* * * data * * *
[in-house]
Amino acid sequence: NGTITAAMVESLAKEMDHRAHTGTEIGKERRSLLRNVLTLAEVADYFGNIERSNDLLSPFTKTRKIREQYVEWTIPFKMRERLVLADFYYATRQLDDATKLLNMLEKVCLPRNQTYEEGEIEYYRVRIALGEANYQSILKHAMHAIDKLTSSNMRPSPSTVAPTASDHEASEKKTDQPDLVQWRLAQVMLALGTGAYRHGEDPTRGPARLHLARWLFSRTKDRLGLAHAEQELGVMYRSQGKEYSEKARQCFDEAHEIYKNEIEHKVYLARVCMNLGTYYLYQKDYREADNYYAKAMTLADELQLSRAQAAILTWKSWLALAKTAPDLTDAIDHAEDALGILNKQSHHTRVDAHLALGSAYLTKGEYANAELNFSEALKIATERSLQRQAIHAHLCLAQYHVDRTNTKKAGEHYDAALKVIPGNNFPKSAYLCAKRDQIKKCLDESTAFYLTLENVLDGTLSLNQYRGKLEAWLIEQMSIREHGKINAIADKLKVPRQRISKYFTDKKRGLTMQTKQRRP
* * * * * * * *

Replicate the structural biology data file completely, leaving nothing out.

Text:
[in-house]
Amino acid sequence: NGTITAAMVESLAKEMDHRAHTGTEIGKERRSLLRNVLTLAEVADYFGNIERSNDLLSPFTKTRKIREQYVEWTIPFKMRERLVLADFYYATRQLDDATKLLNMLEKVCLPRNQTYEEGEIEYYRVRIALGEANYQSILKHAMHAIDKLTSSNMRPSPSTVAPTASDHEASEKKTDQPDLVQWRLAQVMLALGTGAYRHGEDPTRGPARLHLARWLFSRTKDRLGLAHAEQELGVMYRSQGKEYSEKARQCFDEAHEIYKNEIEHKVYLARVCMNLGTYYLYQKDYREADNYYAKAMTLADELQLSRAQAAILTWKSWLALAKTAPDLTDAIDHAEDALGILNKQSHHTRVDAHLALGSAYLTKGEYANAELNFSEALKIATERSLQRQAIHAHLCLAQYHVDRTNTKKAGEHYDAALKVIPGNNFPKSAYLCAKRDQIKKCLDESTAFYLTLENVLDGTLSLNQYRGKLEAWLIEQMSIREHGKINAIADKLKVPRQRISKYFTDKKRGLTMQTKQRRP